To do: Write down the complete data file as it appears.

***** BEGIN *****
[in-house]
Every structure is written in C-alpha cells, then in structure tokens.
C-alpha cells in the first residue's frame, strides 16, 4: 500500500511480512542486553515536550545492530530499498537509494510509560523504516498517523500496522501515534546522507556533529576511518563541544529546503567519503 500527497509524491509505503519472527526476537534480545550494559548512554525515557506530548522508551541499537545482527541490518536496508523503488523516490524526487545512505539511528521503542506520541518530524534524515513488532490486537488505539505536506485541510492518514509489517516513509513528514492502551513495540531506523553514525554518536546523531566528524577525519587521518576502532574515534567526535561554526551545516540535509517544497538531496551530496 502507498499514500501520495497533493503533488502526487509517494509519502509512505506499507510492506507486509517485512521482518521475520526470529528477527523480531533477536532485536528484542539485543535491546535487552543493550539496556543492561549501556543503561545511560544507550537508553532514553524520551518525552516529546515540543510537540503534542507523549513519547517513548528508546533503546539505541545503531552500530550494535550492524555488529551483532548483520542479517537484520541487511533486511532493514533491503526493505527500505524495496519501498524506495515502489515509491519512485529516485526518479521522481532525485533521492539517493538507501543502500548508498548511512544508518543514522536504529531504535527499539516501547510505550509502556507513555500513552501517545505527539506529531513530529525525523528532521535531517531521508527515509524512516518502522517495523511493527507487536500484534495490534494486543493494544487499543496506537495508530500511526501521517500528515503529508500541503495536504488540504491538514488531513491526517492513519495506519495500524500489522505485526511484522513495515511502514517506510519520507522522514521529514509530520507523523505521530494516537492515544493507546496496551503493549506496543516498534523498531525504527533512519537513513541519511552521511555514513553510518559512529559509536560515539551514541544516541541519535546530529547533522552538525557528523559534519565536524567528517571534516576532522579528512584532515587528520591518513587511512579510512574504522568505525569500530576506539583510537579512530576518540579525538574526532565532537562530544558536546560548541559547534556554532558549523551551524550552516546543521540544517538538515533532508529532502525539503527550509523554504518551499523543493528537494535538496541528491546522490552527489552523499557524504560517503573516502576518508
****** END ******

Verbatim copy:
[in-house]
Every structure is written in C-alpha cells, then in structure tokens.
C-alpha cells in the first residue's frame, strides 16, 4: 500500500511480512542486553515536550545492530530499498537509494510509560523504516498517523500496522501515534546522507556533529576511518563541544529546503567519503 500527497509524491509505503519472527526476537534480545550494559548512554525515557506530548522508551541499537545482527541490518536496508523503488523516490524526487545512505539511528521503542506520541518530524534524515513488532490486537488505539505536506485541510492518514509489517516513509513528514492502551513495540531506523553514525554518536546523531566528524577525519587521518576502532574515534567526535561554526551545516540535509517544497538531496551530496 502507498499514500501520495497533493503533488502526487509517494509519502509512505506499507510492506507486509517485512521482518521475520526470529528477527523480531533477536532485536528484542539485543535491546535487552543493550539496556543492561549501556543503561545511560544507550537508553532514553524520551518525552516529546515540543510537540503534542507523549513519547517513548528508546533503546539505541545503531552500530550494535550492524555488529551483532548483520542479517537484520541487511533486511532493514533491503526493505527500505524495496519501498524506495515502489515509491519512485529516485526518479521522481532525485533521492539517493538507501543502500548508498548511512544508518543514522536504529531504535527499539516501547510505550509502556507513555500513552501517545505527539506529531513530529525525523528532521535531517531521508527515509524512516518502522517495523511493527507487536500484534495490534494486543493494544487499543496506537495508530500511526501521517500528515503529508500541503495536504488540504491538514488531513491526517492513519495506519495500524500489522505485526511484522513495515511502514517506510519520507522522514521529514509530520507523523505521530494516537492515544493507546496496551503493549506496543516498534523498531525504527533512519537513513541519511552521511555514513553510518559512529559509536560515539551514541544516541541519535546530529547533522552538525557528523559534519565536524567528517571534516576532522579528512584532515587528520591518513587511512579510512574504522568505525569500530576506539583510537579512530576518540579525538574526532565532537562530544558536546560548541559547534556554532558549523551551524550552516546543521540544517538538515533532508529532502525539503527550509523554504518551499523543493528537494535538496541528491546522490552527489552523499557524504560517503573516502576518508